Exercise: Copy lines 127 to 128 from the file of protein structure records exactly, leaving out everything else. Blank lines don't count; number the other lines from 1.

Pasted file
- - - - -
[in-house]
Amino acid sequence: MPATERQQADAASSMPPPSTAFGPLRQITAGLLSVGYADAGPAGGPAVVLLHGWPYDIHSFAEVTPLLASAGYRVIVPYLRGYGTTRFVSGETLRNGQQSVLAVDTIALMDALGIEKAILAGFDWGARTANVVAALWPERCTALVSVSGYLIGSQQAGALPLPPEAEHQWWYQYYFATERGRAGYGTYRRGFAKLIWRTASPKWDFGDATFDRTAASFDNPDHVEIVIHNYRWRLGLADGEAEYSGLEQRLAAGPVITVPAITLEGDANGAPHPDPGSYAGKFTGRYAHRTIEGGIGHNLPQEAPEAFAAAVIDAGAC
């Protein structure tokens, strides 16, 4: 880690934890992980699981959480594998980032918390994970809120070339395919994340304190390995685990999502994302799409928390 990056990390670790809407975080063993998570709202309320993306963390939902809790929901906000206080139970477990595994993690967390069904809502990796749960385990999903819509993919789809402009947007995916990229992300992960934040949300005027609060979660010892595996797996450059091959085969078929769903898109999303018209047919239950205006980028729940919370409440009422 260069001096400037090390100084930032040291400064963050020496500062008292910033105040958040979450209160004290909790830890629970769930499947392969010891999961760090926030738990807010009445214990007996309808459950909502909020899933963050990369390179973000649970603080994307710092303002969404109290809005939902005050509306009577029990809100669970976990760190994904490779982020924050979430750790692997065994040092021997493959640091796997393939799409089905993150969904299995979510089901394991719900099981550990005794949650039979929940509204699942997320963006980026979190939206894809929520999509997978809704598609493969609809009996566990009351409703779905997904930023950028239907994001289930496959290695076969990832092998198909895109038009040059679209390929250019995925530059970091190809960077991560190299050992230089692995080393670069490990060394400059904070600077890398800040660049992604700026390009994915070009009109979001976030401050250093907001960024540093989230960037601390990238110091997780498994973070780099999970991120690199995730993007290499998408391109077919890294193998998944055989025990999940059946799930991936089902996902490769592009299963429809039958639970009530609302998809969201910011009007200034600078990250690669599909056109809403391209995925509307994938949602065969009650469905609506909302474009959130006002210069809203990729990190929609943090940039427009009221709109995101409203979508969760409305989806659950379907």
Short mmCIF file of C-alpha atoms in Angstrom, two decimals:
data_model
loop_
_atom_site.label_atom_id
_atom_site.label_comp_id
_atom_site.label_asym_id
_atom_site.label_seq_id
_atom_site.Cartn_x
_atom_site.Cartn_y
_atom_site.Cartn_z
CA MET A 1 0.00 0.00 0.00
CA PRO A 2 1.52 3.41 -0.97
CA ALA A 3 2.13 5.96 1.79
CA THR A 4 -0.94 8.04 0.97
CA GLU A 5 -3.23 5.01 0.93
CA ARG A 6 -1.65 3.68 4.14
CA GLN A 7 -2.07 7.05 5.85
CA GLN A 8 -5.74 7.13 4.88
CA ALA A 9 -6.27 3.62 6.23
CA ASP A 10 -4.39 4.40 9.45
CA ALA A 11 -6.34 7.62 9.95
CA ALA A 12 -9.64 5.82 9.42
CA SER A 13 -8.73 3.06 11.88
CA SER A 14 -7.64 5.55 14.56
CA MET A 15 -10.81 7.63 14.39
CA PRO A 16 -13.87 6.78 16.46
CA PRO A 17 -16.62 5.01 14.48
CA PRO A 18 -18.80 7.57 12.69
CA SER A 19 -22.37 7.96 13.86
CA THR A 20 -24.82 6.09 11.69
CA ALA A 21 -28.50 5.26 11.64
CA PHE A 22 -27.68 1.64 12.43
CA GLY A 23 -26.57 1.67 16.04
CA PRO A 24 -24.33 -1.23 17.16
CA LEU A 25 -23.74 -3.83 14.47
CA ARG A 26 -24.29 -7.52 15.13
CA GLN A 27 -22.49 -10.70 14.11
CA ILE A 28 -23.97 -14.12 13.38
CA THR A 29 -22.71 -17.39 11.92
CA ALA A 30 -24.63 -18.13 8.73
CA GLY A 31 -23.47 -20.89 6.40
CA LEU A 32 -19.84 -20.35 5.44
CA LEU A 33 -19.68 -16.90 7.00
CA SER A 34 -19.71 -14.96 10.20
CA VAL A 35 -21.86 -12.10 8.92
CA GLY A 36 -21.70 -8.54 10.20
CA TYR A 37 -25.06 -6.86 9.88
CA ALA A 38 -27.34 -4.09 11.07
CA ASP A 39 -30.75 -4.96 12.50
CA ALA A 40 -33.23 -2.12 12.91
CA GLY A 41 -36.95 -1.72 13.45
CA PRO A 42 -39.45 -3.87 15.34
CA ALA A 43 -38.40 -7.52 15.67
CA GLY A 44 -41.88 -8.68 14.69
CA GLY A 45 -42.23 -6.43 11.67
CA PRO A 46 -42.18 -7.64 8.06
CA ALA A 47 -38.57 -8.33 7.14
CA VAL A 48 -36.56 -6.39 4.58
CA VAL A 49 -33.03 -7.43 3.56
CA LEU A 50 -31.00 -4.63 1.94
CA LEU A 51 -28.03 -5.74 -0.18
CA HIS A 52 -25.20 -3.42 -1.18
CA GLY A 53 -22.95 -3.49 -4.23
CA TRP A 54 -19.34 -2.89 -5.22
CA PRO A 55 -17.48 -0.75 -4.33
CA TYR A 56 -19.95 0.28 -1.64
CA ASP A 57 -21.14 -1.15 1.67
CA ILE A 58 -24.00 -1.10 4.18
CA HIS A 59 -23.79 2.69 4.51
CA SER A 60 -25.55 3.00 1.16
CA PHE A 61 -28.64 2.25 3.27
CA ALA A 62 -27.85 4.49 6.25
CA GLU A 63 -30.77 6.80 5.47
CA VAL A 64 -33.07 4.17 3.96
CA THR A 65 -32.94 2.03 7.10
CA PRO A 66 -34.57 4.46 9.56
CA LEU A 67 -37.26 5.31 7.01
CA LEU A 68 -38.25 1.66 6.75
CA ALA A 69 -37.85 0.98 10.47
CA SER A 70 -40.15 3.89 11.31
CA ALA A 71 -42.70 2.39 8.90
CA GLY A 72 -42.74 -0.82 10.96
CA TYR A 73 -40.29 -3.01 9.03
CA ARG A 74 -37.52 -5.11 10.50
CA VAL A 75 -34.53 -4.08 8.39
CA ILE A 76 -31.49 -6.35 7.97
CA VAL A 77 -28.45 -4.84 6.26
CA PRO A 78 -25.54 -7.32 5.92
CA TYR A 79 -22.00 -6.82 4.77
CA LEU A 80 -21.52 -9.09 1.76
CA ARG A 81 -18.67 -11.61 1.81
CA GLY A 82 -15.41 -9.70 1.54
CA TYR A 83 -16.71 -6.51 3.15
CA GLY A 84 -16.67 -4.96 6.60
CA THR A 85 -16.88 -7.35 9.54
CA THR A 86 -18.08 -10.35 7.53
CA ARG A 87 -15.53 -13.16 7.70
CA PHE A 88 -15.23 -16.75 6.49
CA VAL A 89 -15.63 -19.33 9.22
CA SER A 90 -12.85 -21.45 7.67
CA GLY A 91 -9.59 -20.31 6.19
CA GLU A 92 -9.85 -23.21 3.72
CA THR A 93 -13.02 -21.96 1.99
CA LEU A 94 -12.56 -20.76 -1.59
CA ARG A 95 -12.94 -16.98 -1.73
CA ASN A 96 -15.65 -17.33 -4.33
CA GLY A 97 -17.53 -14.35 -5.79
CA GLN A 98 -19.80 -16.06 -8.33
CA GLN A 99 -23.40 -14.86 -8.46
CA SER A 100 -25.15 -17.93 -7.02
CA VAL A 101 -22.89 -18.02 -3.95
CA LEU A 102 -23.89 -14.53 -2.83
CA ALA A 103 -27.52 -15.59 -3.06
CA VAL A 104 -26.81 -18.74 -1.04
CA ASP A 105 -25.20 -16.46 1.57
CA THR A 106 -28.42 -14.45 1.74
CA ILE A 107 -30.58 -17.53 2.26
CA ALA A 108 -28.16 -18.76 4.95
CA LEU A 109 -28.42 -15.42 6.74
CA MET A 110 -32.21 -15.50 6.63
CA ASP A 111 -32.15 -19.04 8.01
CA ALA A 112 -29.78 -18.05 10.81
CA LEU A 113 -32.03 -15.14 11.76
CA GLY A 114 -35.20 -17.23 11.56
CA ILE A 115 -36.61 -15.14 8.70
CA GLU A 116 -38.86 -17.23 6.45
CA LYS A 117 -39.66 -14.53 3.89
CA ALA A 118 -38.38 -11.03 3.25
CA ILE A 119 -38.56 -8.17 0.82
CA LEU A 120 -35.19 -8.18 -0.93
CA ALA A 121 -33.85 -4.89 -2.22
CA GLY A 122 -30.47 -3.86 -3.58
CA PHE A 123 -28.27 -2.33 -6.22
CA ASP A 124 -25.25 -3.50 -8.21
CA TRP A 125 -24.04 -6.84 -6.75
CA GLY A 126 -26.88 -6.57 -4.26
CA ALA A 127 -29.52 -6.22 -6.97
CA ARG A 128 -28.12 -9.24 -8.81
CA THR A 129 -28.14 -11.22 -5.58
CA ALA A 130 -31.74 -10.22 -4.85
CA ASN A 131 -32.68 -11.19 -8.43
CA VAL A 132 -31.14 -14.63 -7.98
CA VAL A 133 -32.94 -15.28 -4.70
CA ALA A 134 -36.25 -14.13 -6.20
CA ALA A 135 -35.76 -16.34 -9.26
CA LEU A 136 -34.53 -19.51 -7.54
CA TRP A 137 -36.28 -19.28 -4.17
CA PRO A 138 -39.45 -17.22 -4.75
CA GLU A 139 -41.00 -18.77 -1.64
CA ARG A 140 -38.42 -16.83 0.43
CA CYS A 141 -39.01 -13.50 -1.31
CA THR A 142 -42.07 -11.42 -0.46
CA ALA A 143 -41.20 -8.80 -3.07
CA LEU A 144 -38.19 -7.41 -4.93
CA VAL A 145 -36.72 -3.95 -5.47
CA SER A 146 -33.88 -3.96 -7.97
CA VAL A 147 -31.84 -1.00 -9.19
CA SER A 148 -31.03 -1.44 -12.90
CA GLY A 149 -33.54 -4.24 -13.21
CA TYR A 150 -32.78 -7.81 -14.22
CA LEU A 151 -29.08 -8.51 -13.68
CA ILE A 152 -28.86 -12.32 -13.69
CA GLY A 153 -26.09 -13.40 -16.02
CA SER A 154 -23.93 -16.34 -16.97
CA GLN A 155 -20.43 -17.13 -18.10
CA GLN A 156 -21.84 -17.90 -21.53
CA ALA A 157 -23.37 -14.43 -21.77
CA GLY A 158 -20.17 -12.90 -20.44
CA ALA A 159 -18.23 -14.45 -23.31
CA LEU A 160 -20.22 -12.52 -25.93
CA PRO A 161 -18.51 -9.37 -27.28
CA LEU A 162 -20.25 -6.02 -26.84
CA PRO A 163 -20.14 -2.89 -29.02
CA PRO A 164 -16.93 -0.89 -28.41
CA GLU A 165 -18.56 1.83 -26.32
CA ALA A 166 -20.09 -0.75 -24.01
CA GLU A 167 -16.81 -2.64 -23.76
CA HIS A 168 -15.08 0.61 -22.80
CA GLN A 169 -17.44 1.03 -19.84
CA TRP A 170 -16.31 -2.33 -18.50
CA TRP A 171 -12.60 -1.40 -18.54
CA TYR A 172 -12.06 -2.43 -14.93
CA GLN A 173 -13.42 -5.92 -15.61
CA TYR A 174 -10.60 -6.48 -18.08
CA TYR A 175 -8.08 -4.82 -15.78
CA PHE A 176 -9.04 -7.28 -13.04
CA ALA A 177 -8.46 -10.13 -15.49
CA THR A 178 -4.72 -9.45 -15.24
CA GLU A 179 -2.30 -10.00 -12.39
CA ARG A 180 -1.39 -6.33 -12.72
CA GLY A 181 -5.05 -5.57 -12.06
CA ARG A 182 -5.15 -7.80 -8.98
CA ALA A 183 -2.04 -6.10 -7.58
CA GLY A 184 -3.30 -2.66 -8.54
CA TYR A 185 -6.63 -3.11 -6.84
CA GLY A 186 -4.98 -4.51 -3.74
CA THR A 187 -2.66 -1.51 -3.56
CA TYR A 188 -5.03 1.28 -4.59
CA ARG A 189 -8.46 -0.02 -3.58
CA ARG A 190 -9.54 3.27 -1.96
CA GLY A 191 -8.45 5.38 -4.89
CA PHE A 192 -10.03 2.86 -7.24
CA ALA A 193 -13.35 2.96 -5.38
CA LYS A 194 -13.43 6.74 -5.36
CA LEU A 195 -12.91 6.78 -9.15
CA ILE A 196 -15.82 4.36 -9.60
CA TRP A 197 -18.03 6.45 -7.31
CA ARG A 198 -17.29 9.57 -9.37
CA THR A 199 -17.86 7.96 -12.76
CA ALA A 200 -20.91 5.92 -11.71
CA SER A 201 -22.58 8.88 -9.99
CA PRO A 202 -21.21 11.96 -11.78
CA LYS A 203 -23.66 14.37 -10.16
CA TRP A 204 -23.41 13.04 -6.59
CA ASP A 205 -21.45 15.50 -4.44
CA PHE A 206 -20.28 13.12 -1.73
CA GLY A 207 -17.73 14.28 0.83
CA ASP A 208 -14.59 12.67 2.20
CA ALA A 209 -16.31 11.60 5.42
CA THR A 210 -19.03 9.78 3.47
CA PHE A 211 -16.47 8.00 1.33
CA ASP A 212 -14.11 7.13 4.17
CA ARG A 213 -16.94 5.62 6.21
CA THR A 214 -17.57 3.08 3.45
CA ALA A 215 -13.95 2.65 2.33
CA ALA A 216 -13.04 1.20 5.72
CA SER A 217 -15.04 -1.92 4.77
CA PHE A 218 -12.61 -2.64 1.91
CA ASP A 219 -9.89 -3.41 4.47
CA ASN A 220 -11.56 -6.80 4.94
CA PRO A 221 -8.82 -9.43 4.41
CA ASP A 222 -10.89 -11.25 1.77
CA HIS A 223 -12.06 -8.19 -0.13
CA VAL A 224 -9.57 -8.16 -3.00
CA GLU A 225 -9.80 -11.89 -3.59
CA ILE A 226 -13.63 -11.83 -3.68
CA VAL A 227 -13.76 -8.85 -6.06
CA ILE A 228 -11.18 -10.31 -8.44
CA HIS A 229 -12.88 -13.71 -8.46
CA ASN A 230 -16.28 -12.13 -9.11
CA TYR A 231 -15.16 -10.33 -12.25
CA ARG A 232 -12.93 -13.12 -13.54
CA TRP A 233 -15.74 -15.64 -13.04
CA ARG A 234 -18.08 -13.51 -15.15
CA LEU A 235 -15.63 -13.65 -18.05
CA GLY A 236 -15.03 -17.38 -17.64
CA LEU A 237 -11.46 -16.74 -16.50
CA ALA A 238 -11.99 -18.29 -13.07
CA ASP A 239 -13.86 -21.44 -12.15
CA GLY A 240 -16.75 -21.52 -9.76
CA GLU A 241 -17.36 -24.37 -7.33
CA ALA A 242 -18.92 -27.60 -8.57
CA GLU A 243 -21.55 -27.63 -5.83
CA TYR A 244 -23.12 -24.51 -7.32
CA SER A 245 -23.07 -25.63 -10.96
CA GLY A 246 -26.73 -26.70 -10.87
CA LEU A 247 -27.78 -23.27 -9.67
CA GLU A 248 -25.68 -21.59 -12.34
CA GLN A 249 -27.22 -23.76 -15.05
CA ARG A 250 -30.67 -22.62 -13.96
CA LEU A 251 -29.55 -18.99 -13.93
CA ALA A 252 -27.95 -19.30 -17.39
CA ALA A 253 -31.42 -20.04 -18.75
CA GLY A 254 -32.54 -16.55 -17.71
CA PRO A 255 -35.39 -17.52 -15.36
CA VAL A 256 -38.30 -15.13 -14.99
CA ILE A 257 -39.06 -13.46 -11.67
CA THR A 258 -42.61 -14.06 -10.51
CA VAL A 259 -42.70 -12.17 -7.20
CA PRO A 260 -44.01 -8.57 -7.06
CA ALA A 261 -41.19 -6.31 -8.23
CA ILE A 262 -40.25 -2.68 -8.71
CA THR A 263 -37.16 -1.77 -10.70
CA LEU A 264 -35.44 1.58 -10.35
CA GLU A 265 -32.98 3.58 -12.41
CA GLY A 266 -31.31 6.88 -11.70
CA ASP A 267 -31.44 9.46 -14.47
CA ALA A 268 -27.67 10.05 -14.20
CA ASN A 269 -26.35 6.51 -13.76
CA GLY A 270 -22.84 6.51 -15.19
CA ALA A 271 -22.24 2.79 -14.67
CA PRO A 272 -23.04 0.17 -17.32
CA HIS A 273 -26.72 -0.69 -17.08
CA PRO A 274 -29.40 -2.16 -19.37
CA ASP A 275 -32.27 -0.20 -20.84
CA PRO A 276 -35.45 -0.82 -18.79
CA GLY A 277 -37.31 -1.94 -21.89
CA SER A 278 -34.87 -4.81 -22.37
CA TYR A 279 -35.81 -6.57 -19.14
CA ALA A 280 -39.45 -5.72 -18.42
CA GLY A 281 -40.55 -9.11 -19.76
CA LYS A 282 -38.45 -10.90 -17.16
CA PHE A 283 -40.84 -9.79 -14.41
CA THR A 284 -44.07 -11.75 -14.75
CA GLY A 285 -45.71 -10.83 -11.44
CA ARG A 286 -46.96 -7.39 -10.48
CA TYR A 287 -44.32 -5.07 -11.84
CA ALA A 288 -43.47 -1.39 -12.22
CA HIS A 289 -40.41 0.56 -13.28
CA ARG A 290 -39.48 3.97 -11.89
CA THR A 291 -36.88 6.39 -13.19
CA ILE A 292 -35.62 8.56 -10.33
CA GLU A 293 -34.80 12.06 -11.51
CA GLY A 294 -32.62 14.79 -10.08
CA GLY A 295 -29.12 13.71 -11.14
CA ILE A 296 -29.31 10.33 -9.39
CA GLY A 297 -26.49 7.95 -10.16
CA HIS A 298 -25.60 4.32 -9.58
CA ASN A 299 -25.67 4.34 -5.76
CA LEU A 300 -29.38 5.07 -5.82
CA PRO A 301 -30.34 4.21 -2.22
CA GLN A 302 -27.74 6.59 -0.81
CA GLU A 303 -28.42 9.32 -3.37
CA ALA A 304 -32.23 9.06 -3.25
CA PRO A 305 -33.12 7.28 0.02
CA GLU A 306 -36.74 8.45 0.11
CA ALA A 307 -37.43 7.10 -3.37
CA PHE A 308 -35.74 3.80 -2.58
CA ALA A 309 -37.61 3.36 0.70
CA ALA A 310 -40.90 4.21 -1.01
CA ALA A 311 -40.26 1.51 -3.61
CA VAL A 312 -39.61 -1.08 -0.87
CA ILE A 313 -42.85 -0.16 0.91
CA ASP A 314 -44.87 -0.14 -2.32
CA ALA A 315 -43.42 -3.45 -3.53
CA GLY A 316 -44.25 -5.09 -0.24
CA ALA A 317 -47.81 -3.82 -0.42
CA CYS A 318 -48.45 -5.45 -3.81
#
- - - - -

CA GLY A 114 -35.20 -17.23 11.56
CA ILE A 115 -36.61 -15.14 8.70